RNA interference in the red flour beetle Tribolium castaneum

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dc.contributor.author Miller, Sherry C.
dc.date.accessioned 2009-04-22T20:56:39Z
dc.date.available 2009-04-22T20:56:39Z
dc.date.issued 2009-04-22T20:56:39Z
dc.identifier.uri http://hdl.handle.net/2097/1338
dc.description.abstract RNA interference (RNAi) is a natural gene-silencing phenomenon triggered by dsRNA (dsRNA). While RNAi is an endogenous process that plays essential roles in regulating gene expression it can also be harnessed as a tool for the study of gene function. Introducing dsRNA that is homologous to target mRNA into a cell triggers the RNAi response causing the destruction of the homologous mRNA and a loss of function phenotype. In some organisms, such as the nematode Caenorhabditis elegans, once dsRNA is introduced into the body cavity, the RNAi effect is seen throughout the organism because the dsRNA is taken up by individual cells and is then spread from cell to cell. This process has been termed the systemic RNAi response. For other organisms, such as the fruit fly Drosophila melanogaster, introduction of dsRNA into the body cavity does not result in a systemic RNAi response. This may be due to the cell’s inability to take up dsRNA or spread that dsRNA from cell to cell. For other organisms, including mammals, introduction of dsRNA into the body cavity does not result in a systemic RNAi response because the immune response causes dsRNA destruction before it can be utilized in the RNAi pathway. For organisms that do not exhibit a systemic RNAi response, complex genetic methods are needed to introduce dsRNA into cells to induce the RNAi response. Therefore, one of the challenges in utilizing RNAi as a genetic tool is introducing the dsRNA into individual cells. In recent years, systemic RNAi responses have been documented in both model and non-model organisms, making RNAi an accessible genetic tool. The red flour beetle, Tribolium castaneum is an emerging model organism that has a robust systemic RNAi response. However, the mechanism of systemic RNAi and the specific parameters required to obtain a strong systemic RNAi response in this organism have not been thoroughly investigated. The aim of this work is to provide data that can allow RNAi to be better utilized as a genetic tool in Tribolium and to use this information as a basis for the use of RNAi in other insects in which it can be performed. Specifically we provide data on the essential parameters necessary to achieve an effective systemic response in Tribolium, we describe differences in the systemic RNAi response between Drosophila and Tribolium, we analyze the conservation and function of RNAi machinery genes in Tribolium and we provide information on the genes critical for a systemic RNAi response in Tribolium. en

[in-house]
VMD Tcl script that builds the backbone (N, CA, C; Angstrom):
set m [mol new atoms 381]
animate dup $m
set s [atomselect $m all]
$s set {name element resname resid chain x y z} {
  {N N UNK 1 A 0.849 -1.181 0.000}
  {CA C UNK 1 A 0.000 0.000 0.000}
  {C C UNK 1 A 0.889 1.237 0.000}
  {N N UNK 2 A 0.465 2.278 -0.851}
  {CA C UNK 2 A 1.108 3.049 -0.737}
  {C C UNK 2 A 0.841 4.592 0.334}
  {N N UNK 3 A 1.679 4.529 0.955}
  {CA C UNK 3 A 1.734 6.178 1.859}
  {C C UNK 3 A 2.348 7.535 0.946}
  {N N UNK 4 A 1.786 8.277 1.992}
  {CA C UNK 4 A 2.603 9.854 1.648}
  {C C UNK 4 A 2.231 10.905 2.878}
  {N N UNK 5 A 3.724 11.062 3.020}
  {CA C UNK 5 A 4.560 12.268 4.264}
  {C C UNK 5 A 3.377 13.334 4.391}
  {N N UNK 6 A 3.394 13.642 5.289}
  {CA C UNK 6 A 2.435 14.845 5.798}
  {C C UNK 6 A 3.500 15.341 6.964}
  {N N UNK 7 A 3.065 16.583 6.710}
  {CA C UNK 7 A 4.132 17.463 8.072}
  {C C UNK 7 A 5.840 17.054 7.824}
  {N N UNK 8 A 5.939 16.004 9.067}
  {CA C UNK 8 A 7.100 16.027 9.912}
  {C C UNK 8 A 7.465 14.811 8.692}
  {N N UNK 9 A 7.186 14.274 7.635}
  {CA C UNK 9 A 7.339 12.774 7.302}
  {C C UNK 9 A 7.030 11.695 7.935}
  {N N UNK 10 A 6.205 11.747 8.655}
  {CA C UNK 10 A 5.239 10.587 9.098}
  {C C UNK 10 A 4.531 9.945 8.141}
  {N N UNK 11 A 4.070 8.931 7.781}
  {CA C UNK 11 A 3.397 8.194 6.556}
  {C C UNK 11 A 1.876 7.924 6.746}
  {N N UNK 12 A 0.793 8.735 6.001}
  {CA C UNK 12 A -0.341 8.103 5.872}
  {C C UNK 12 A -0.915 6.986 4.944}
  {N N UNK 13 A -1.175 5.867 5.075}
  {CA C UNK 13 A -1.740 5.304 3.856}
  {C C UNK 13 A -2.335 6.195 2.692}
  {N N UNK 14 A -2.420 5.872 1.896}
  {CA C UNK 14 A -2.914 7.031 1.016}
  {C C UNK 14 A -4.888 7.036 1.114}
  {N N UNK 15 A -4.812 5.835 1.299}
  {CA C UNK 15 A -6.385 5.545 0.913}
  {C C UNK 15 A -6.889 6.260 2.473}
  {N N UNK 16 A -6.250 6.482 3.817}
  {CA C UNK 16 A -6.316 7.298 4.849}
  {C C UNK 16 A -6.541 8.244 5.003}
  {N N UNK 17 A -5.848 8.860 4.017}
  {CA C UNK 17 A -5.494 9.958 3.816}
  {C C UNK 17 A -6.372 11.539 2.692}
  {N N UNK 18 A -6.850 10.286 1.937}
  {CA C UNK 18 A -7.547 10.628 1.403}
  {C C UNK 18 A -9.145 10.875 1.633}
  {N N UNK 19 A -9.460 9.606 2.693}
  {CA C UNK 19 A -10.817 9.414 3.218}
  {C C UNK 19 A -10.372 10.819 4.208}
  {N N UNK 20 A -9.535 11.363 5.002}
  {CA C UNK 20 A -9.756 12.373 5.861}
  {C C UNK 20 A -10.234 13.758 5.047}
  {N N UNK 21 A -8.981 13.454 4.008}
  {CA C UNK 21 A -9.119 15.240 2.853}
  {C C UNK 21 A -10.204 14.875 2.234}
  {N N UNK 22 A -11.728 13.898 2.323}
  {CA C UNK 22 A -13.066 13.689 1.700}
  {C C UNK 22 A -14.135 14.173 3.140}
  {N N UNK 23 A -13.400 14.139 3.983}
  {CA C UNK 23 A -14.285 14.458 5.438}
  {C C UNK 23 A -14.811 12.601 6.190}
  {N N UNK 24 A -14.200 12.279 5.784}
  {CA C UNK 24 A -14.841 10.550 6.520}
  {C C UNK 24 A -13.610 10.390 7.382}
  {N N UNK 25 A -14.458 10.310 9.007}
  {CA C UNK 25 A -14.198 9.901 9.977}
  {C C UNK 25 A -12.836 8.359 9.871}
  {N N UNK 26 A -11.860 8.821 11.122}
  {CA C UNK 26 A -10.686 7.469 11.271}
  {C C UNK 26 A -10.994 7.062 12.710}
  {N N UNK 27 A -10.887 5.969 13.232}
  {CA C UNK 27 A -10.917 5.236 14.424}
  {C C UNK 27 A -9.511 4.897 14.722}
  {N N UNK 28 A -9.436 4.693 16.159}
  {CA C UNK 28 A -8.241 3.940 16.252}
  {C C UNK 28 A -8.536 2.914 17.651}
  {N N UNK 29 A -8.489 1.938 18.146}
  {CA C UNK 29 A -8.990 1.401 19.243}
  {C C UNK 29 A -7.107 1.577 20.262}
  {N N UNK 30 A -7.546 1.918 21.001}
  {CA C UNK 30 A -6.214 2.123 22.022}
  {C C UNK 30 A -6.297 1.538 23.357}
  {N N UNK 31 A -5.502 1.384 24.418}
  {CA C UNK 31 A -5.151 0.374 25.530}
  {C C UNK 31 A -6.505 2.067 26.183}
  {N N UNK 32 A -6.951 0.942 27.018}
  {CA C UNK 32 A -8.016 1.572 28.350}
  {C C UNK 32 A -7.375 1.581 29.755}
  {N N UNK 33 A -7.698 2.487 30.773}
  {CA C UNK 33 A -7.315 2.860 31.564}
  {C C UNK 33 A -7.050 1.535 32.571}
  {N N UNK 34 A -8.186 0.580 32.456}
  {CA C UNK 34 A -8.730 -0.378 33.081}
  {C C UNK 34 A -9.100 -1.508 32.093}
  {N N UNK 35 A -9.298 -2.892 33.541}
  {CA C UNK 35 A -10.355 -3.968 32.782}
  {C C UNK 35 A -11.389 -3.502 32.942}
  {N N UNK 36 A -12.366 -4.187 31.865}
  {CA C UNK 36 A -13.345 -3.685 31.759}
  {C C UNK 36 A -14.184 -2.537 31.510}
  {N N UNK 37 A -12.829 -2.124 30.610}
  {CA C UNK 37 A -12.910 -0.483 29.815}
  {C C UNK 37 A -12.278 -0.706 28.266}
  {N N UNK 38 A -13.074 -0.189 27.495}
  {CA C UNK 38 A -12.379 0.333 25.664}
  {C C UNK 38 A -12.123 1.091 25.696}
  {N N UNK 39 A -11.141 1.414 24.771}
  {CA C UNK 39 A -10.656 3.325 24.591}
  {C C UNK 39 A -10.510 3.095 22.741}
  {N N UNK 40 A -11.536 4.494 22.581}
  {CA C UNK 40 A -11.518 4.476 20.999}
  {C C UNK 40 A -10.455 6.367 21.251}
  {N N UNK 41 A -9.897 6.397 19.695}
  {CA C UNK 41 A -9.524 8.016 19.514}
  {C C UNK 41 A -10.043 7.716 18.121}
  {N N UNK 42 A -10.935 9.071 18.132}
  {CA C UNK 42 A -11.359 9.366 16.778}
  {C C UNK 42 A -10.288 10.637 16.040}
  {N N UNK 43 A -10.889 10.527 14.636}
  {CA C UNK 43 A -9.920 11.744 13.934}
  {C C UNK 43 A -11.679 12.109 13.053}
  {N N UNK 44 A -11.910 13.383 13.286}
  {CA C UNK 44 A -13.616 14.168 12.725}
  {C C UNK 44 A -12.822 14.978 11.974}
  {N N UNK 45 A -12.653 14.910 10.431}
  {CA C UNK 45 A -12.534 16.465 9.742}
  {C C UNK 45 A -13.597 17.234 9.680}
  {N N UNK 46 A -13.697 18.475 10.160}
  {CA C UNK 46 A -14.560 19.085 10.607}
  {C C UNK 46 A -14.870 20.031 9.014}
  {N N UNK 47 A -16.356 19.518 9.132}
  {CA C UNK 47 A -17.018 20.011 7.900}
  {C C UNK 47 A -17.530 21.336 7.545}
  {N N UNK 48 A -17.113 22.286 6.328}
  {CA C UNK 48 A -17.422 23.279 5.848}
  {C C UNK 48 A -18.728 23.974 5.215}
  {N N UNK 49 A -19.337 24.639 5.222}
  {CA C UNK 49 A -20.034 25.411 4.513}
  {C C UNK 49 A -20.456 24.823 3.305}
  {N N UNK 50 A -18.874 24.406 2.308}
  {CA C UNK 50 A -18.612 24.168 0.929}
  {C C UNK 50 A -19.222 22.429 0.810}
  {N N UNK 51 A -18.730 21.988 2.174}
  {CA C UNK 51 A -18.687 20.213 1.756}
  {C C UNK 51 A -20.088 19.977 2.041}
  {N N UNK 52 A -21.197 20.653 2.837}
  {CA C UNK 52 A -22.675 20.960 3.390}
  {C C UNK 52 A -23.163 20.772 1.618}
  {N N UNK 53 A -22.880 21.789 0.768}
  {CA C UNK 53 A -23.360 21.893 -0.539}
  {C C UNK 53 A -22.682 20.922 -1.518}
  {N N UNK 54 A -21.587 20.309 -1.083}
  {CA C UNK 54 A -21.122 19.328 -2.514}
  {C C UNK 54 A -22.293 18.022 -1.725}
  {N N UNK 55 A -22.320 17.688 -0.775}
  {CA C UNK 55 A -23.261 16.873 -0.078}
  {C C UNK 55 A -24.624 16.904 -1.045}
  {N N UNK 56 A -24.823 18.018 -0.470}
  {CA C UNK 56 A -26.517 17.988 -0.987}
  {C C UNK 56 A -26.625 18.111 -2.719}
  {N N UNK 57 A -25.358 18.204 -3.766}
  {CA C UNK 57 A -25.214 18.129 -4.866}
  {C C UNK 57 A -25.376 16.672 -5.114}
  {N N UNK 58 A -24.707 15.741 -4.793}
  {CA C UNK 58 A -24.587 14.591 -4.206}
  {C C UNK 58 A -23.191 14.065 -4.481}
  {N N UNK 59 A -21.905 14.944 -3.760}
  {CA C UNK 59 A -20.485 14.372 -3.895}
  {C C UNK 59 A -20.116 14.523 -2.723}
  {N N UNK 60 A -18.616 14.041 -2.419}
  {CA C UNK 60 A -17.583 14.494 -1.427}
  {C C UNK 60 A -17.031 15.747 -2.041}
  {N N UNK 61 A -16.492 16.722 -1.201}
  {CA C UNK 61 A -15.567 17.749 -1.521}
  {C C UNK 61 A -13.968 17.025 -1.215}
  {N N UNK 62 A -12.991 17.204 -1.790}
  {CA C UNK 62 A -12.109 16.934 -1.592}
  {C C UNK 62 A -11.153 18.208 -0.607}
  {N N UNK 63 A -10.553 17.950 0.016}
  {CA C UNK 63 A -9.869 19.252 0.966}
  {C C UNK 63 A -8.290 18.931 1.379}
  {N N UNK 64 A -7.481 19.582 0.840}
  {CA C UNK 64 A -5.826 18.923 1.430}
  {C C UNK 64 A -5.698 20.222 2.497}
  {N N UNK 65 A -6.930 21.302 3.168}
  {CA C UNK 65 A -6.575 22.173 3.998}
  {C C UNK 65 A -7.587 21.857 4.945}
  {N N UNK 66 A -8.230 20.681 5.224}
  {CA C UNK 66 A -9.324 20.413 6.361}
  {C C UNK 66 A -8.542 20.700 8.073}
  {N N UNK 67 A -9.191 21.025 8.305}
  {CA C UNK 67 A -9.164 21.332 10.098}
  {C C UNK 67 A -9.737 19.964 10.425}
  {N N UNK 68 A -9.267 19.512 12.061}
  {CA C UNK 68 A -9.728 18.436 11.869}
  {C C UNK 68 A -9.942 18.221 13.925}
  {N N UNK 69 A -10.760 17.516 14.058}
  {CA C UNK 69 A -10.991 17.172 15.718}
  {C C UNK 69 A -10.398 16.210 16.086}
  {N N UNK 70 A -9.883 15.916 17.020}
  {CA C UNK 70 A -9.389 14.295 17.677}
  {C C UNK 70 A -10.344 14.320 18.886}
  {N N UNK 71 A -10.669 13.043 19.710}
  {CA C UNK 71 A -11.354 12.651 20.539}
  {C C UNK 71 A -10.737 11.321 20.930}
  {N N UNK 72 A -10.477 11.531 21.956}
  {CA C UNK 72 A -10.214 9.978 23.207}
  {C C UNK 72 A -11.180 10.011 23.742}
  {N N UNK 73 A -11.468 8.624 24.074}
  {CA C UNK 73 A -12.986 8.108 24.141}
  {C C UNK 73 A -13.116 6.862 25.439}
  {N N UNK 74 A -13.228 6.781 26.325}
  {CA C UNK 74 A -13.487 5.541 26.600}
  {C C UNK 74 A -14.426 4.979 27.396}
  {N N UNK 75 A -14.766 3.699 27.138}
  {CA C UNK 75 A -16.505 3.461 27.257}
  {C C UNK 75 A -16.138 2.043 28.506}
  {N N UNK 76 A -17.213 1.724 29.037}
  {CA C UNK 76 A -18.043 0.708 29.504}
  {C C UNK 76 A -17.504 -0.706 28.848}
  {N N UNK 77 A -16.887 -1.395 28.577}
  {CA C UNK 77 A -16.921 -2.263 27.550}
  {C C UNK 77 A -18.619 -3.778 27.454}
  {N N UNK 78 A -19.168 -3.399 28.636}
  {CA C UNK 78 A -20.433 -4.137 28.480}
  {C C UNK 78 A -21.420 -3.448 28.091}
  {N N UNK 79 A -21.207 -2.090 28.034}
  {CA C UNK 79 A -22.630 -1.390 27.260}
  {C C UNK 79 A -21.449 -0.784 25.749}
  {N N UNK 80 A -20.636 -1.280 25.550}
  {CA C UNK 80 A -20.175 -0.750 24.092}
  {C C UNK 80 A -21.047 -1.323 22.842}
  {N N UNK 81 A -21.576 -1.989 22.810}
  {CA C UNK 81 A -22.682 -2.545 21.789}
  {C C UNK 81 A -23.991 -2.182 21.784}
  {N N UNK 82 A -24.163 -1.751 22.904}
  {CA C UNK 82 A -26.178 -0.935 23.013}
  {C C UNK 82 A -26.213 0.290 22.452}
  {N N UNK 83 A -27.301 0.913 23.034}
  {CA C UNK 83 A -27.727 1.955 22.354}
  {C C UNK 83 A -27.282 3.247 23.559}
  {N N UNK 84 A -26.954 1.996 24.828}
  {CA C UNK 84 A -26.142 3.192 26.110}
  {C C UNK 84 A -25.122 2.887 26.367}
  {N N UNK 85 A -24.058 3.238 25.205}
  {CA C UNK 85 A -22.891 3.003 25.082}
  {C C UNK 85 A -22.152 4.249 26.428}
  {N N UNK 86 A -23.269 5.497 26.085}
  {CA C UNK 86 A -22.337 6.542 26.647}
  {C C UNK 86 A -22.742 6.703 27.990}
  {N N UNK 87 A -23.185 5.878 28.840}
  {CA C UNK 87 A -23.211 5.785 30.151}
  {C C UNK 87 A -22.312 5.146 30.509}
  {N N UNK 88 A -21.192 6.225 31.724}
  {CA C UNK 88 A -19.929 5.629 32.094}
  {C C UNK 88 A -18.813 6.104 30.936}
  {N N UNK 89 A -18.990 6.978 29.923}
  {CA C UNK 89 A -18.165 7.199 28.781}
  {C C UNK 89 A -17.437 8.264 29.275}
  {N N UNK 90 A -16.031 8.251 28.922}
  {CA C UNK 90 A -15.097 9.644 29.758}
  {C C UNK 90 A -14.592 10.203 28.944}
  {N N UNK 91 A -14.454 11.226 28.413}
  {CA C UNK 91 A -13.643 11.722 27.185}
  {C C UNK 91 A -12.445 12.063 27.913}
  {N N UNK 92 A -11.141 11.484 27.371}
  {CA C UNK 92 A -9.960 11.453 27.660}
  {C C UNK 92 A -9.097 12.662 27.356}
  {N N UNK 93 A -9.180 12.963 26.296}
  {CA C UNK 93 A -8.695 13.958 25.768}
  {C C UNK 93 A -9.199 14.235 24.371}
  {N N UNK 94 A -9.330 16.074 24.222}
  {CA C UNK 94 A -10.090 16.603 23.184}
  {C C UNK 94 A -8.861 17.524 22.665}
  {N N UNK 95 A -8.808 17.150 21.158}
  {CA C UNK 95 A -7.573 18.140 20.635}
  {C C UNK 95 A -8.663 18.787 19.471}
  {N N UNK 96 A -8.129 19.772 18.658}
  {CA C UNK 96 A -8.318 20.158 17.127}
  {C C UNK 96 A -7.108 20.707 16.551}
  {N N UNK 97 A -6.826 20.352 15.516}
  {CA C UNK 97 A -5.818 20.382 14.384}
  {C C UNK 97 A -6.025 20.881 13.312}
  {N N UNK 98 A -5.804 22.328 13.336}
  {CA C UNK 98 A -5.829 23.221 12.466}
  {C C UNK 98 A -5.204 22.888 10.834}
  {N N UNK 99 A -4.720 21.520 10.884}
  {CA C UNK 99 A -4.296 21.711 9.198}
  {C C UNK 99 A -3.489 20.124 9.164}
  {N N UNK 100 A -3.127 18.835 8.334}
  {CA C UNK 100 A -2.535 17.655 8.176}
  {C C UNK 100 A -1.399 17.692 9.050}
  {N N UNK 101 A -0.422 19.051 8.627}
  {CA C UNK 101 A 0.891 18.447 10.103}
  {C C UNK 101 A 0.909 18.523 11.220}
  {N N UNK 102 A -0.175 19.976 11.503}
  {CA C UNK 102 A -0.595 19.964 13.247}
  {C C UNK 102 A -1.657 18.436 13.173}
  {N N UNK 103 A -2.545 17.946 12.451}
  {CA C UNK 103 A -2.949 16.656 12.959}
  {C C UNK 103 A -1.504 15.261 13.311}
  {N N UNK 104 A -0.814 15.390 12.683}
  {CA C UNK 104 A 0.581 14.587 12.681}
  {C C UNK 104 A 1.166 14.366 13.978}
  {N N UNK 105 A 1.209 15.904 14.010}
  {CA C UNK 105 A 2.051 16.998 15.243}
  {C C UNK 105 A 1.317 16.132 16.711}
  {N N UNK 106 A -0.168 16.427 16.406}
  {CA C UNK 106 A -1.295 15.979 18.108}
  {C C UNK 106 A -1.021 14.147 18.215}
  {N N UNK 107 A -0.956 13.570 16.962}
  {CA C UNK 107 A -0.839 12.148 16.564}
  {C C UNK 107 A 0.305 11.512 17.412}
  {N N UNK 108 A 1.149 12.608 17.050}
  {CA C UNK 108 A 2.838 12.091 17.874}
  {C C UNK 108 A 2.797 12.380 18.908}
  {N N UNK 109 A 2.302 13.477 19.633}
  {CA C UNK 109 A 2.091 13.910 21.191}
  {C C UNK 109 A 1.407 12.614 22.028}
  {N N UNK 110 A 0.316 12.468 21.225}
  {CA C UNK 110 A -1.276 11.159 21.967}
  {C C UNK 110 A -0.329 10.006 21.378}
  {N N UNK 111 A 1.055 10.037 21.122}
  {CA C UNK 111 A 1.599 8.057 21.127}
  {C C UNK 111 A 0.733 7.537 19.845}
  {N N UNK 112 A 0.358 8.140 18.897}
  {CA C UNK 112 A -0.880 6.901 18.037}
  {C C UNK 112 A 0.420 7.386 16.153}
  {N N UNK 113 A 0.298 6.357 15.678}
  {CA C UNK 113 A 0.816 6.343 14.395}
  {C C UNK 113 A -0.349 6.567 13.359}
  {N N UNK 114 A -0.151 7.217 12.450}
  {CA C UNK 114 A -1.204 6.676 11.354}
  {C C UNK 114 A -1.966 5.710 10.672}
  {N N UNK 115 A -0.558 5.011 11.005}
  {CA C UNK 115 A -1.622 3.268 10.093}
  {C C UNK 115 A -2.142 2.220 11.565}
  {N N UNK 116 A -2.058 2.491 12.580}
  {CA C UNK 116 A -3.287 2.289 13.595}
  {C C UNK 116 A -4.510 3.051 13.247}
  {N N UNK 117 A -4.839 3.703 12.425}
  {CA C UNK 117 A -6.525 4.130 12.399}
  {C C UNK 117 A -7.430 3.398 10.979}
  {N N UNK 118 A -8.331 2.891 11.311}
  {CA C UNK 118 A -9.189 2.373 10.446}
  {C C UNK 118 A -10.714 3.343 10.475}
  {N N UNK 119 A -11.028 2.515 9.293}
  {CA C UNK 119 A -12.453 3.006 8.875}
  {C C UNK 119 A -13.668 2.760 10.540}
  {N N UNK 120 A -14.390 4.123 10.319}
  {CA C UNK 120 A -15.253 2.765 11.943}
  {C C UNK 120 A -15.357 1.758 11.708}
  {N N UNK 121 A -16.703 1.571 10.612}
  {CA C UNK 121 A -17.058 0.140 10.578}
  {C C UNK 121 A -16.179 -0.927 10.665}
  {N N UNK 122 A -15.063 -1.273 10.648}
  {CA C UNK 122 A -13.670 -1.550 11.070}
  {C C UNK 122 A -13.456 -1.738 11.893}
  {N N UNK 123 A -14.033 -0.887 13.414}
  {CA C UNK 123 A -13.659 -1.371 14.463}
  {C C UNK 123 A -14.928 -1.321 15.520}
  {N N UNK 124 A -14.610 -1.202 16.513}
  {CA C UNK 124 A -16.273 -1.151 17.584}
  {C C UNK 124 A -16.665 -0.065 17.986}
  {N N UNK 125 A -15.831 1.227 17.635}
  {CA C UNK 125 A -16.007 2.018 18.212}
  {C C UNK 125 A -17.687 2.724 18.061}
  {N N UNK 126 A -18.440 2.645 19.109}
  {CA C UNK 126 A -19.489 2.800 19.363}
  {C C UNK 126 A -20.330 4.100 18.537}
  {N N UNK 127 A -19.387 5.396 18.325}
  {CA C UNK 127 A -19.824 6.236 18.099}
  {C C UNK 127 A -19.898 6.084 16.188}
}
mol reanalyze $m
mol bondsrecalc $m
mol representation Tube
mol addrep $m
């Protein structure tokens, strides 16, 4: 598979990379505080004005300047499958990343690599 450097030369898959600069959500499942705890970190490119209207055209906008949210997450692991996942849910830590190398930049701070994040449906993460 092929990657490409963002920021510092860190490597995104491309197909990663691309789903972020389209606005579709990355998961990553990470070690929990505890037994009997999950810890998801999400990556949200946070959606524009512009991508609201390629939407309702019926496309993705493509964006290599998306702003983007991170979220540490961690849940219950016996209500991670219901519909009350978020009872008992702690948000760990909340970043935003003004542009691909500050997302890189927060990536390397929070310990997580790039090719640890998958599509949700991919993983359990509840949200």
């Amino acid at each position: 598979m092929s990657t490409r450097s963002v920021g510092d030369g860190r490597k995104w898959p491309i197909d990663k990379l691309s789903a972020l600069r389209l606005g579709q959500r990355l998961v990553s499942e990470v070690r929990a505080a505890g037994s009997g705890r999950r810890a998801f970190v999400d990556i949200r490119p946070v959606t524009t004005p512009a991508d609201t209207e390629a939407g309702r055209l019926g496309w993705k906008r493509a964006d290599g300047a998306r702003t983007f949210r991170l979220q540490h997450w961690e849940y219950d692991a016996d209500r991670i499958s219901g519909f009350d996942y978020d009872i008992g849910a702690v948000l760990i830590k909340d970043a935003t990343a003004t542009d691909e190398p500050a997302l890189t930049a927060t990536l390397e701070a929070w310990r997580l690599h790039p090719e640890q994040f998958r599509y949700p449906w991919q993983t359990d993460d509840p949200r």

dc.description.sponsorship National Institutes of Health; The Japanese Society for the Promotion of Science en
dc.language.iso en_US en
dc.publisher Kansas State University en
dc.subject RNA interference en
dc.subject Tribolium castaneum en
dc.subject Red flour beetle en
dc.subject Double stranded RNA en
dc.subject Systemic en
dc.subject Drosophila melanogaster en
dc.title RNA interference in the red flour beetle Tribolium castaneum en
dc.type Dissertation en
dc.description.degree Doctor of Philosophy en
dc.description.level Doctoral en
dc.description.department Department of Biology en
dc.description.advisor Susan J. Brown en
dc.subject.umi Biology, Genetics (0369) en
dc.subject.umi Biology, Molecular (0307) en
dc.date.published 2009 en
dc.date.graduationmonth May en

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